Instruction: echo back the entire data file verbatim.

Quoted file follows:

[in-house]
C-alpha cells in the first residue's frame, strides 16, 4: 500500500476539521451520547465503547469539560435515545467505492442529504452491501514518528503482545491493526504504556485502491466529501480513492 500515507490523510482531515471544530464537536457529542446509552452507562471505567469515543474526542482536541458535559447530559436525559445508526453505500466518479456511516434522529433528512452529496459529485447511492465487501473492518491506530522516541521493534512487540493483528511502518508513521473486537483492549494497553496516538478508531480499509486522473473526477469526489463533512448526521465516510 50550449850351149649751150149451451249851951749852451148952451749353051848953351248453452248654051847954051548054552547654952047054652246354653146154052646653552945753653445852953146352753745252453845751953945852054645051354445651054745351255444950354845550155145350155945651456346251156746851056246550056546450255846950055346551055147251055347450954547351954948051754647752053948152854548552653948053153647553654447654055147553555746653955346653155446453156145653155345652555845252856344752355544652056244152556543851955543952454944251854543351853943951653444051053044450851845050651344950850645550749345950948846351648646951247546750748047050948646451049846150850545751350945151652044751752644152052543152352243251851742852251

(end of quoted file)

[in-house]
C-alpha cells in the first residue's frame, strides 16, 4: 500500500476539521451520547465503547469539560435515545467505492442529504452491501514518528503482545491493526504504556485502491466529501480513492 500515507490523510482531515471544530464537536457529542446509552452507562471505567469515543474526542482536541458535559447530559436525559445508526453505500466518479456511516434522529433528512452529496459529485447511492465487501473492518491506530522516541521493534512487540493483528511502518508513521473486537483492549494497553496516538478508531480499509486522473473526477469526489463533512448526521465516510 50550449850351149649751150149451451249851951749852451148952451749353051848953351248453452248654051847954051548054552547654952047054652246354653146154052646653552945753653445852953146352753745252453845751953945852054645051354445651054745351255444950354845550155145350155945651456346251156746851056246550056546450255846950055346551055147251055347450954547351954948051754647752053948152854548552653948053153647553654447654055147553555746653955346653155446453156145653155345652555845252856344752355544652056244152556543851955543952454944251854543351853943951653444051053044450851845050651344950850645550749345950948846351648646951247546750748047050948646451049846150850545751350945151652044751752644152052543152352243251851742852251